Eye movement desensitization and reprocessing therapy (EMDR) is a very popular and effective treatment option. It’s known for the often rapid and sustainable relief it provides to trauma survivors but is also effectively used for other issues, e.g. anxiety or depression. Unlike like traditional talk therapy, EMDR involves a combination of visualization, eye movements, and hand or finger movements.

You hold a negative thought in your mind while your therapist moves their hands in front of your eyes. This induces a state in which you can process a bad memory without being triggered. In the process, you replace that thought with something positive.

There Are Two Different Kinds of “First Session”

Initially, you and your therapist will meet to get to know each other. During this session, any or all of these will happen:

  • The therapist will take your history
  • Details about your childhood will be revealed
  • Traumatic memories will be discussed as targets
  • Distorted thought patterns pertaining to those memories are identified
  • You will be taught more about EMDR and learn some basic coping skills

Then your first desensitization session during which you revisit past events, induce the EMDR state and talk about your experience with your therapist afterward. It is this first session that is our focus in this particular post.

close up image of an eyeWhat Can You Expect After Your First EMDR Session?

The odds are that you haven’t done anything quite like EMDR before. This can be simultaneously exciting and nerve-wracking. Of course, every session, therapist, and client is different. But many similar reactions have been witnessed. Let’s explore some of these common threads. For starters, you may:

  • Discover that you are thinking often and deeply about the session
  • Experience bodily sensations that are not alarming but feel new
  • Be more emotional than usual
  • Have and remember vivid dreams

The EMDR process works to unblock your memory networks. Thoughts and ideas that have been blocked are easing back into your consciousness. You may feel unusual about this but not in a disturbing way. Soon enough, you will be welcoming the return of stuck memories.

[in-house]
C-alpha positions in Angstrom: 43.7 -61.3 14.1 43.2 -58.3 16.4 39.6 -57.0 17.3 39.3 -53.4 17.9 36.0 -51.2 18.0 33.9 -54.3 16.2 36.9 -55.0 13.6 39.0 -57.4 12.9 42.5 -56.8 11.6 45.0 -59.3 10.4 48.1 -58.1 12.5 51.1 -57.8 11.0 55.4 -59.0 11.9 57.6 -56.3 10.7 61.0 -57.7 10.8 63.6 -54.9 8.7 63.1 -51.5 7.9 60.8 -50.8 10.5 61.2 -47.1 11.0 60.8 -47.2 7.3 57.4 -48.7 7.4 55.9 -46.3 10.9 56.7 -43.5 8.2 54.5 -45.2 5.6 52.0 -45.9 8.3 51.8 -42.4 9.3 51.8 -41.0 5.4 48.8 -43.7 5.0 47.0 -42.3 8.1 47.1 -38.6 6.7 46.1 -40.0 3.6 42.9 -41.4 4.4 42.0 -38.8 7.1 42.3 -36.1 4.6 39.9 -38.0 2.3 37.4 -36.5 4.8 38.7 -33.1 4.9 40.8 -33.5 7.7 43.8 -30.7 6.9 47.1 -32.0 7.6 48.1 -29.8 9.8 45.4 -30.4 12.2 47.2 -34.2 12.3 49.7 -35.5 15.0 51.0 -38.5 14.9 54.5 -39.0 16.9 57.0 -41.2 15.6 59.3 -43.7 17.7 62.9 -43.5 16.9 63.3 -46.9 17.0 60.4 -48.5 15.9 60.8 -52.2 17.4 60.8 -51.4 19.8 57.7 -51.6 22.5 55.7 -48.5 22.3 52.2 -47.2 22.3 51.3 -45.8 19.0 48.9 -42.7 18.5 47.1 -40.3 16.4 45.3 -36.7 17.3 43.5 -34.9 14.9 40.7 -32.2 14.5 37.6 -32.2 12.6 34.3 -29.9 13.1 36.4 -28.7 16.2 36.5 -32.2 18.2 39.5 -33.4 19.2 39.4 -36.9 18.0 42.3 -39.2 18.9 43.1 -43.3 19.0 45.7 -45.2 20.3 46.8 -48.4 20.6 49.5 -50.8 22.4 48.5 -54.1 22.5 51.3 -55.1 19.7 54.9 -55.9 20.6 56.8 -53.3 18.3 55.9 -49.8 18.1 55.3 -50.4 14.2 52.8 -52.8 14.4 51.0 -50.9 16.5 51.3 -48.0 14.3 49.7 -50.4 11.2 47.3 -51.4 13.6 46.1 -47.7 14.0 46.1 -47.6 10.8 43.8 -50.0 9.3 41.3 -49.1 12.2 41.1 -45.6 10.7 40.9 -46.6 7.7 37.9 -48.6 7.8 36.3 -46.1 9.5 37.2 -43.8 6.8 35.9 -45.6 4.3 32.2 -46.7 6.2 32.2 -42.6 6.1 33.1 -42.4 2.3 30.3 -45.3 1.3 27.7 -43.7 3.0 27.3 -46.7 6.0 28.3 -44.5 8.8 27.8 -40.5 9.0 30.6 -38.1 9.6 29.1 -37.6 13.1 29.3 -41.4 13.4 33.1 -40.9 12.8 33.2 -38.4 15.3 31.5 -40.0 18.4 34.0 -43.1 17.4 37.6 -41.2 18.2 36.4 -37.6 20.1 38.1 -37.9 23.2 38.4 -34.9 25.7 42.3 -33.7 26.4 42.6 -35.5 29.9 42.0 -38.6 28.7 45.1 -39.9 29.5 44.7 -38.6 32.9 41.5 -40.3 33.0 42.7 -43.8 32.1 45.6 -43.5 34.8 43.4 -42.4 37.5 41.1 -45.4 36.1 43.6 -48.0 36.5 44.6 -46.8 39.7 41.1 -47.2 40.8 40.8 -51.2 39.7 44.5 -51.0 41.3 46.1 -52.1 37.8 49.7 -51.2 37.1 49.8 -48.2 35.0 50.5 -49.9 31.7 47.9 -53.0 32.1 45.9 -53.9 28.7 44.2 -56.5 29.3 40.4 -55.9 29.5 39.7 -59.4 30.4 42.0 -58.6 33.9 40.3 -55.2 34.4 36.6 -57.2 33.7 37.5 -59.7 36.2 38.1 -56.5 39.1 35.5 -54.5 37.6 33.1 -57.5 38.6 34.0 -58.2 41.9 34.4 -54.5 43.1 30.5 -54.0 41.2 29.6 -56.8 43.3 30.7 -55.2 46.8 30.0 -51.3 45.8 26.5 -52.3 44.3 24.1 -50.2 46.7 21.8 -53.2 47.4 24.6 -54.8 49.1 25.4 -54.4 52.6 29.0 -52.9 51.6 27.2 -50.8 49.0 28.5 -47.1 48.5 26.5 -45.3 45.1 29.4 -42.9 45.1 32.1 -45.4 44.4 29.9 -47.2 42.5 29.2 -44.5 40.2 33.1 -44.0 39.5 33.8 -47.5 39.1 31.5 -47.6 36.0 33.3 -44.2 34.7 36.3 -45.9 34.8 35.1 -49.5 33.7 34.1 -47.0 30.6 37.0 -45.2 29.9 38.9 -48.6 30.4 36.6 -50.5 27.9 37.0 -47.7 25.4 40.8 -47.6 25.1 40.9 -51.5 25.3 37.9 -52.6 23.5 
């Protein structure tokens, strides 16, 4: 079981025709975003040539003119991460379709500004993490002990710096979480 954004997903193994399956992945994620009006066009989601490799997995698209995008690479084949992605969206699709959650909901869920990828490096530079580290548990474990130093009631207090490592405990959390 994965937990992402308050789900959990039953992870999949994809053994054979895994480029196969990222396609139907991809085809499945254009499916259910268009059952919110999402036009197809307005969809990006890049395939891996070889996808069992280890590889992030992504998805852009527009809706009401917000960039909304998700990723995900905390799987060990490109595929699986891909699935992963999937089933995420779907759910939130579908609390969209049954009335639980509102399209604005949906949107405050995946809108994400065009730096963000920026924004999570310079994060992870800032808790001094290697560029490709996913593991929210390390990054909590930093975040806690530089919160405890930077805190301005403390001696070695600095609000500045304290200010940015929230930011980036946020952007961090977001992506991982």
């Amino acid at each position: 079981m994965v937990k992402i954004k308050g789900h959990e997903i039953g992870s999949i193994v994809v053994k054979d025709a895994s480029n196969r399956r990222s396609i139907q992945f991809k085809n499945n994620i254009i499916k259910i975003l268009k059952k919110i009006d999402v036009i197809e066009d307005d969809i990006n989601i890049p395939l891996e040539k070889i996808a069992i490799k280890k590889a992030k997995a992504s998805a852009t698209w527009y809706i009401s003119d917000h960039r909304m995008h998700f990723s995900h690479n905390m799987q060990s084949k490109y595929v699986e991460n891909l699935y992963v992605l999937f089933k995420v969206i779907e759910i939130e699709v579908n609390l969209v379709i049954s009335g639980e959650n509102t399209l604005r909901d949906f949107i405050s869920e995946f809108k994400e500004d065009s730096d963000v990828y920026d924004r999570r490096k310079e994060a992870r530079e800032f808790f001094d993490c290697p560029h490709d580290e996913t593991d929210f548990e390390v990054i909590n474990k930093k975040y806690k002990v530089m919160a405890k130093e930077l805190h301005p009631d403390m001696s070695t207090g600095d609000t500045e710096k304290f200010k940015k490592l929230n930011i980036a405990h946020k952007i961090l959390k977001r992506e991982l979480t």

Even after just one session, you may notice a marked improvement in daily functioning. This may be accompanied by a more positive outlook. Little things don’t feel so insurmountable anymore.

Perhaps best of all, even before you return for a second session, you will discern that you can think about — and talk about — the past without side effects like flashbacks or negative physical sensations. The memories you focus on during desensitization are being integrated into your memory bank in a way that removes the triggers. It’s something that happened but not something you dwell on or dread.

What Happens From There?

Generally speaking — based on a growing body of research — you just keep feeling better. EMDR has been shown, over and over, to have a stellar record in creating the kind of results that linger. The very minor side effects listed above fade and you get to focus on enjoying life without feeling trapped by trauma, negative memories, or distorted thought patterns.

In some very specific and limited circumstances, EMDR is a short-term treatment plan that offers long-term relief. You may do about 6 to 12 sessions — sometimes on consecutive days. This is often the case if you have what we call “single incident trauma”.

But a qualified therapist will discuss with you what you can reasonably expect.

In other circumstances, EMDR is a longer term comprehensive approach. For example, some people have what we call “co-morbidities”. They come to therapy with a few different symptoms, like issues with mood, sleep, addictions, relationship issues, etc. Others come into therapy and have long standing difficulties whose roots lie in childhood.

Still others may have what we commonly refer to as “Complex Trauma”. This means that the symptoms arise from being in a sustained or repeated life threatening situation.

Ideally your therapist will do a high quality assessment, and he/she has specialized advanced training and experience  in assessing and treating these issues like this with EMDR. Keep in mind, most mental health clinicians do not have this, so be sure to inquire.

In other words, working side-by-side with a certified and experienced therapist, you are rapidly putting yourself onto the path toward healing. After just a couple of sessions, you are reminded of just how powerful and resilient you are. Studies have found EMDR to be about 40 percent more effective than talk therapy alone when it comes to trauma recovery.

If you’re curious about this unusual but extremely helpful option, I’d love to talk with you soon to tell you more about EMDR Therapy.